WASHINGTON — Lawmakers from states that share borders with Canada are urging President Donald Trump to preserve the flow of essential goods and services between the two countries, even if the global pandemic forces more stringent quarantines and travel restrictions in the United States.
New York senators Chuck Schumer and Kirsten Gillibrand, both Democrats, released a letter Monday urging the White House to consider the importance of bilateral travel to businesses, families and communities near the Canada-U.S. border.
"Many businesses in our states, including hospitals and medical equipment providers, depend upon travel across the northern border for essential supplies and personnel," it reads.
"In attempting to mitigate the spread of the coronavirus, we must ensure that any new travel restrictions do not handicap these industries and their ability to respond to outbreaks quickly and effectively. Federal agencies and the Coronavirus Task Force will need to co-ordinate closely to ensure the necessary exemptions are made to travel restrictions."
The letter was co-signed by 18 other border-state lawmakers, including Minnesota Sen. Amy Klobuchar, Vermont Sen. Bernie Sanders and Ohio Sen. Sherrod Brown.
It also called on Trump to provide "the appropriate exemptions to any domestic quarantines mandated by federal, state or local officials to ensure public health and safety."
While protecting public health is paramount, the letter continued, "it is critical that businesses Americans rely on to provide medical supplies and other essential goods do not see their supply chains and workforce compromised by restrictions on travel domestically and across the U.S. border."
Canada and the United States put a mutual ban in place early Saturday prohibiting casual, non-essential travel between the two countries as part of a joint effort to slow the spread of COVID-19. Travel for work or school is still permitted, as are temporary foreign workers and long-haul truckers carrying shipments between the two countries.
Since the ban went into effect, traffic from Canada to the U.S. has dropped by 75 per cent, a senior official from the Department of Homeland Security told a briefing call Monday.
"We have committed to having these restrictions in place for a limited time, but that limitation is hard to see the end of at the moment," said the official, who spoke on condition of anonymity under the rules of the call.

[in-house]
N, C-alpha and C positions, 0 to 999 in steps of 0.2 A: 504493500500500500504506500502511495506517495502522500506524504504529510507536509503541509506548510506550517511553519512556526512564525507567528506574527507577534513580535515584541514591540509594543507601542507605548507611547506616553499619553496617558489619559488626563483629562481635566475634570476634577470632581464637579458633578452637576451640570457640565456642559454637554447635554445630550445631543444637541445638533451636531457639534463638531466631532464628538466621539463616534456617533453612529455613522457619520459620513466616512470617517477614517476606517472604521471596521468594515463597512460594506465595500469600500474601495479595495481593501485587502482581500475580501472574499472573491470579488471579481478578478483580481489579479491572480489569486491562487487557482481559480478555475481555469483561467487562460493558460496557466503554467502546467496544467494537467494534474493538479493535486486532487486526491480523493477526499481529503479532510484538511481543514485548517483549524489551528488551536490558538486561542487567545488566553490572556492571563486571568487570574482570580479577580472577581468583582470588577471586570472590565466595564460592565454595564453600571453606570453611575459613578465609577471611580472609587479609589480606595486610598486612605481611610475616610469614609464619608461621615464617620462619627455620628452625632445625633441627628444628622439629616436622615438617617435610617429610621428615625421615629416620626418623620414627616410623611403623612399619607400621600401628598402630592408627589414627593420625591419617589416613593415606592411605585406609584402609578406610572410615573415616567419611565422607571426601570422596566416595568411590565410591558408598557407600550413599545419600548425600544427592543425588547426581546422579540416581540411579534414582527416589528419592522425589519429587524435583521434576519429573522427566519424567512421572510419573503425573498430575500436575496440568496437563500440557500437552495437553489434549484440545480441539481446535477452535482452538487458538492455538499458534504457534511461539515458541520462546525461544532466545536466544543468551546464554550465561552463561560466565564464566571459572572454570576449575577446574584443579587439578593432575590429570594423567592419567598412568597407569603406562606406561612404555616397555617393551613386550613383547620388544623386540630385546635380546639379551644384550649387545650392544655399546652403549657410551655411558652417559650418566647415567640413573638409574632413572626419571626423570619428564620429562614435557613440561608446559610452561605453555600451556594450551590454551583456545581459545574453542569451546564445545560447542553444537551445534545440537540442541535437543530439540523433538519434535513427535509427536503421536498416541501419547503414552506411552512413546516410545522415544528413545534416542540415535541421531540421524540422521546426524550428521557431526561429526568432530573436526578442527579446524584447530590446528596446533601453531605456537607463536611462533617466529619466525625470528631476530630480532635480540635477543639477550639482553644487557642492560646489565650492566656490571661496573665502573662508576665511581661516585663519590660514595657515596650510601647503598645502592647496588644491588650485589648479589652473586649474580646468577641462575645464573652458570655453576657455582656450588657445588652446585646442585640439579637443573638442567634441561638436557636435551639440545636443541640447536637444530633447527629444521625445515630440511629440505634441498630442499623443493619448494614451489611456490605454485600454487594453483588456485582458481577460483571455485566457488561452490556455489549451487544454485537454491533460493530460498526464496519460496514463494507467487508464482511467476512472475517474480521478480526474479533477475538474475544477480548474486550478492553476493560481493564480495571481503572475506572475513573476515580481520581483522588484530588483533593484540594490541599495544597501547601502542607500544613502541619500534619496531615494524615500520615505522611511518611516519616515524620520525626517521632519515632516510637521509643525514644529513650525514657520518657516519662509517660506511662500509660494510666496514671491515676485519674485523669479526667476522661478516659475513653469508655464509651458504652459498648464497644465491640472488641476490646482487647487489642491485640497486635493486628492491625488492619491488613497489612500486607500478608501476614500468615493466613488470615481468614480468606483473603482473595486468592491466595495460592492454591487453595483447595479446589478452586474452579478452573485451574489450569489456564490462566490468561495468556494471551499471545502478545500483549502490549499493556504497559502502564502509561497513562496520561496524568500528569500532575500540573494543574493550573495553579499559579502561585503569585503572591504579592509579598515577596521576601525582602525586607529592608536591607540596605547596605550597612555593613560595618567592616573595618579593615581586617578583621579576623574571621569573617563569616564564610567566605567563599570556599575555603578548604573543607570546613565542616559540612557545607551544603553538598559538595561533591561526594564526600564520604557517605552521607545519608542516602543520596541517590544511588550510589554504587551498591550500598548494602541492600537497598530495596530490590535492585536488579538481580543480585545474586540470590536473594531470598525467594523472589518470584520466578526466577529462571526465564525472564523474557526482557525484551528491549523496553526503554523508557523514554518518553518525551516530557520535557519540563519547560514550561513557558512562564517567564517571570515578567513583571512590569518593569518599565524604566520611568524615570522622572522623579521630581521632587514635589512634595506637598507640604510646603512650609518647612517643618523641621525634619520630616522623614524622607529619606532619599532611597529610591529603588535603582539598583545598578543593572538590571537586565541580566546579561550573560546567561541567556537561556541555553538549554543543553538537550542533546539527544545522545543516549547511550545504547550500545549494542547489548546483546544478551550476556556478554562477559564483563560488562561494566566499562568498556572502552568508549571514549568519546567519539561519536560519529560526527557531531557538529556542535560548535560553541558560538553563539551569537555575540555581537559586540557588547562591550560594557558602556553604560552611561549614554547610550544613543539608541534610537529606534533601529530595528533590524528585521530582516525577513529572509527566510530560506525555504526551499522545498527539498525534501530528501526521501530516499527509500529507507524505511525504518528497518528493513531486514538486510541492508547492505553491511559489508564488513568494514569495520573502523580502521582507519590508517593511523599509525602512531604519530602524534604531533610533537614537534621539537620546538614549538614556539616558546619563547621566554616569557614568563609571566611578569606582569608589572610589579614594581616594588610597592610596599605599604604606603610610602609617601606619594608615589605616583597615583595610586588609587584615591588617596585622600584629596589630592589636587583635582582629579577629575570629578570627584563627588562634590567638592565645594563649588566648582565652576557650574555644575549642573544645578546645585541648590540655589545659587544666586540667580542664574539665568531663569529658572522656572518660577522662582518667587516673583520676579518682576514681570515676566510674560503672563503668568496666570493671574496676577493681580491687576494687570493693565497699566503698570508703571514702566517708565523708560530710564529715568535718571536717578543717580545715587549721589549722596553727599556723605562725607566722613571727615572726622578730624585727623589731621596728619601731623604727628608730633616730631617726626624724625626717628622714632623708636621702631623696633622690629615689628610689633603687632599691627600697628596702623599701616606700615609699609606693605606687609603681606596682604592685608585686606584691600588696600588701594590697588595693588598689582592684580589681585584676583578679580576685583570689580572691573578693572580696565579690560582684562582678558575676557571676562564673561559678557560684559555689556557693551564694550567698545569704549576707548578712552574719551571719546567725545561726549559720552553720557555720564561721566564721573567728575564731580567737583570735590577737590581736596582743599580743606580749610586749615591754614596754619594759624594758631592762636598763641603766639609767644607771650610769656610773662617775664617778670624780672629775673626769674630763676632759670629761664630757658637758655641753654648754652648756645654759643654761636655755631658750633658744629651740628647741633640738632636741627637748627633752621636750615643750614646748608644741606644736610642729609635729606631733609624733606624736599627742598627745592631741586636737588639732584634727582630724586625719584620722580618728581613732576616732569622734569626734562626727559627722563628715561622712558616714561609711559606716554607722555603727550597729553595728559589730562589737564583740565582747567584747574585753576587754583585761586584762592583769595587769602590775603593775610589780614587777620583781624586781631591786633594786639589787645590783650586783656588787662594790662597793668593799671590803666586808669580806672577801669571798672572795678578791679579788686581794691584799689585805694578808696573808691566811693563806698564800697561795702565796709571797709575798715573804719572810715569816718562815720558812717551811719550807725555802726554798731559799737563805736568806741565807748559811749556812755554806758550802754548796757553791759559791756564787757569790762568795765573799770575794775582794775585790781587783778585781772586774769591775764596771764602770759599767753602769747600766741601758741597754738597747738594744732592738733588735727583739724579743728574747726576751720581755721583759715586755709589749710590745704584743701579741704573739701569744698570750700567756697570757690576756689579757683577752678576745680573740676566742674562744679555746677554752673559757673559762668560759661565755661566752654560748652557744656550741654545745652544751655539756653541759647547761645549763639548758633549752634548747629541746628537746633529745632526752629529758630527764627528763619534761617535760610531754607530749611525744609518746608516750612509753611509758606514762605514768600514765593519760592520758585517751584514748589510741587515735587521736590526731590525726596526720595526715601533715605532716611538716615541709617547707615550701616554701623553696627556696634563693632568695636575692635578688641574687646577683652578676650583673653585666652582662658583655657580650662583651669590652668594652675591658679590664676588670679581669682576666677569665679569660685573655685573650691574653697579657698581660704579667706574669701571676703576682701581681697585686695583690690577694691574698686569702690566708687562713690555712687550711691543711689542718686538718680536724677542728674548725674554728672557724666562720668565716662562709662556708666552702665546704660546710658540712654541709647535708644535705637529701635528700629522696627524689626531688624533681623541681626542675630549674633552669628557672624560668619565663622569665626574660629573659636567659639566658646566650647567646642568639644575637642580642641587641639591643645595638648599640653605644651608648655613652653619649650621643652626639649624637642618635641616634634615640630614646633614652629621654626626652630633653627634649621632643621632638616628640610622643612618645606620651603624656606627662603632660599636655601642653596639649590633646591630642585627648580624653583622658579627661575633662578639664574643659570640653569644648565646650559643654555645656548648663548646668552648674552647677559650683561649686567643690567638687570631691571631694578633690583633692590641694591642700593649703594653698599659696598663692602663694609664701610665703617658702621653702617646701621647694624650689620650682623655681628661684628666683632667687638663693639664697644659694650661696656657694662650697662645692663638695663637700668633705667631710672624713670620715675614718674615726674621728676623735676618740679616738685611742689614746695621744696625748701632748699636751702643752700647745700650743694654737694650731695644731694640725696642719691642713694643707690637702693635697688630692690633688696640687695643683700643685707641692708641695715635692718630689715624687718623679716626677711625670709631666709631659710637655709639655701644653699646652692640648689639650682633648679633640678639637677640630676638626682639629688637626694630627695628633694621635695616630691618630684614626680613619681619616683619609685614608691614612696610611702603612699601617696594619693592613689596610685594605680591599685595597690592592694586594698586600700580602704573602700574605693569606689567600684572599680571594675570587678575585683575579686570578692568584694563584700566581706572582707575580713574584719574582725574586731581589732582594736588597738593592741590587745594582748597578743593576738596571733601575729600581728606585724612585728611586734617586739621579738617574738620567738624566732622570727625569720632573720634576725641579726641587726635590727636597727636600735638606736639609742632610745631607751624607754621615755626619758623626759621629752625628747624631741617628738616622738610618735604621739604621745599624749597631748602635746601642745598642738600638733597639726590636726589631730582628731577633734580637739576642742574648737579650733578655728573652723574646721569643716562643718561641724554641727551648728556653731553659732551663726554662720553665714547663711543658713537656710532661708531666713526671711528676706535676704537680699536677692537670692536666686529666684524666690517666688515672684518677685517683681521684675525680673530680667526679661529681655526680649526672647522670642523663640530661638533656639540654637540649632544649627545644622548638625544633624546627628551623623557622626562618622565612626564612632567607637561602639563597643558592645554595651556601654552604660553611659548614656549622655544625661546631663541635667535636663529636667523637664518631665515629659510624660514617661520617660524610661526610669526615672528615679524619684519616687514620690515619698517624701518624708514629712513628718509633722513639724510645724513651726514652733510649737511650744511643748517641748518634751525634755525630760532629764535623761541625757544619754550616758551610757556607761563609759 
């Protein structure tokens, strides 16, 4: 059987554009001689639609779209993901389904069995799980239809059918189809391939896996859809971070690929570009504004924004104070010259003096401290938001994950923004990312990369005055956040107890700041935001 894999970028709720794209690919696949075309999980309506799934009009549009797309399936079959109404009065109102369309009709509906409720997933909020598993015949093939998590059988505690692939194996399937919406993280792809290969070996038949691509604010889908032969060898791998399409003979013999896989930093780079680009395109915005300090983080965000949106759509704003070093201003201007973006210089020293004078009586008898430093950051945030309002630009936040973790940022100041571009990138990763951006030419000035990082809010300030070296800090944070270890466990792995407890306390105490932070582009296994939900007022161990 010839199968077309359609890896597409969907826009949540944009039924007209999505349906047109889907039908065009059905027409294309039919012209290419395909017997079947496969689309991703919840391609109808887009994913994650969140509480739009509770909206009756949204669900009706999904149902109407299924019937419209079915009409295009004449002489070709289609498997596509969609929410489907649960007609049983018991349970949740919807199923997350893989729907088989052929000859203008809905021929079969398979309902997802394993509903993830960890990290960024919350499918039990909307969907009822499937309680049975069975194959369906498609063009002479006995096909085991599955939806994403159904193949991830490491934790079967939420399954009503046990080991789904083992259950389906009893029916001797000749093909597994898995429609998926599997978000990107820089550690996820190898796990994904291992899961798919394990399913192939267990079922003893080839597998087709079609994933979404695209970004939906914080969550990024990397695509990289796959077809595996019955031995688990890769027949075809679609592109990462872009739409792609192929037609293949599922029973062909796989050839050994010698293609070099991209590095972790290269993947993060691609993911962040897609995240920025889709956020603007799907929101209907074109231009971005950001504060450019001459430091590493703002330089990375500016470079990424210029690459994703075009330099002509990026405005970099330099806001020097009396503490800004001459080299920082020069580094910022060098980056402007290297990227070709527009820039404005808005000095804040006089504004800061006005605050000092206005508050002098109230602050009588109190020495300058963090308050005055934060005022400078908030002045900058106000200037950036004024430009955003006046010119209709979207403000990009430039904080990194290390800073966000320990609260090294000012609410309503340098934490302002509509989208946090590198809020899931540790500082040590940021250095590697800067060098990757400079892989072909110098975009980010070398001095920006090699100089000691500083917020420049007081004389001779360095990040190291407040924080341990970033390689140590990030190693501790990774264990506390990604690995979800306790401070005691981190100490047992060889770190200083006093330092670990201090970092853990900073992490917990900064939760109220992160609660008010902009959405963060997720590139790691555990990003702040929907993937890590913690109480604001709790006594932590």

"It is when the spread of the virus no longer poses a threat to the United States or to our neighbours."
As for whether the U.S. is considering whether to add countries to its travel ban, the official said, "The answer, without having to name countries, is yes."
Images from across the continent of people flouting public pleas to stay home and avoid congregating in large groups ripped around the internet over the weekend, fuelling fear of more stringent crackdowns on personal mobility.
It didn't take long: on Monday, Ontario and Quebec both ordered non-essential businesses to close, as did Britain's Prime Minister Boris Johnston. And Prime Minister Justin Trudeau sounded ready to do the same.
"Enough is enough. Go home and stay home," Trudeau said. "This is what we all need to be doing and we're going to make sure it happens."
Canadians who believe they are engaged in essential travel but encounter difficulties getting across the border can call for help using an expanded hotline established by the Canada Border Services Agency, said Deputy Prime Minister Chrystia Freeland.
"CBSA has very swiftly set up a hotline and a website that people can use if they are at the border and they feel they are engaged in essential crossing of the border and need some help getting across," she said.
"Canadians doing essential work who need to cross the border, please use that hotline to let us know if you are having difficulties."
The agency's Border Information Service, which usually operates under limited hours and provides recorded advice, is now available 24 hours a day and staffed by actual service agents. It can be reached at 1-800-461-9999.
This report by The Canadian Press was first published March 23, 2020.
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James McCarten, The Canadian Press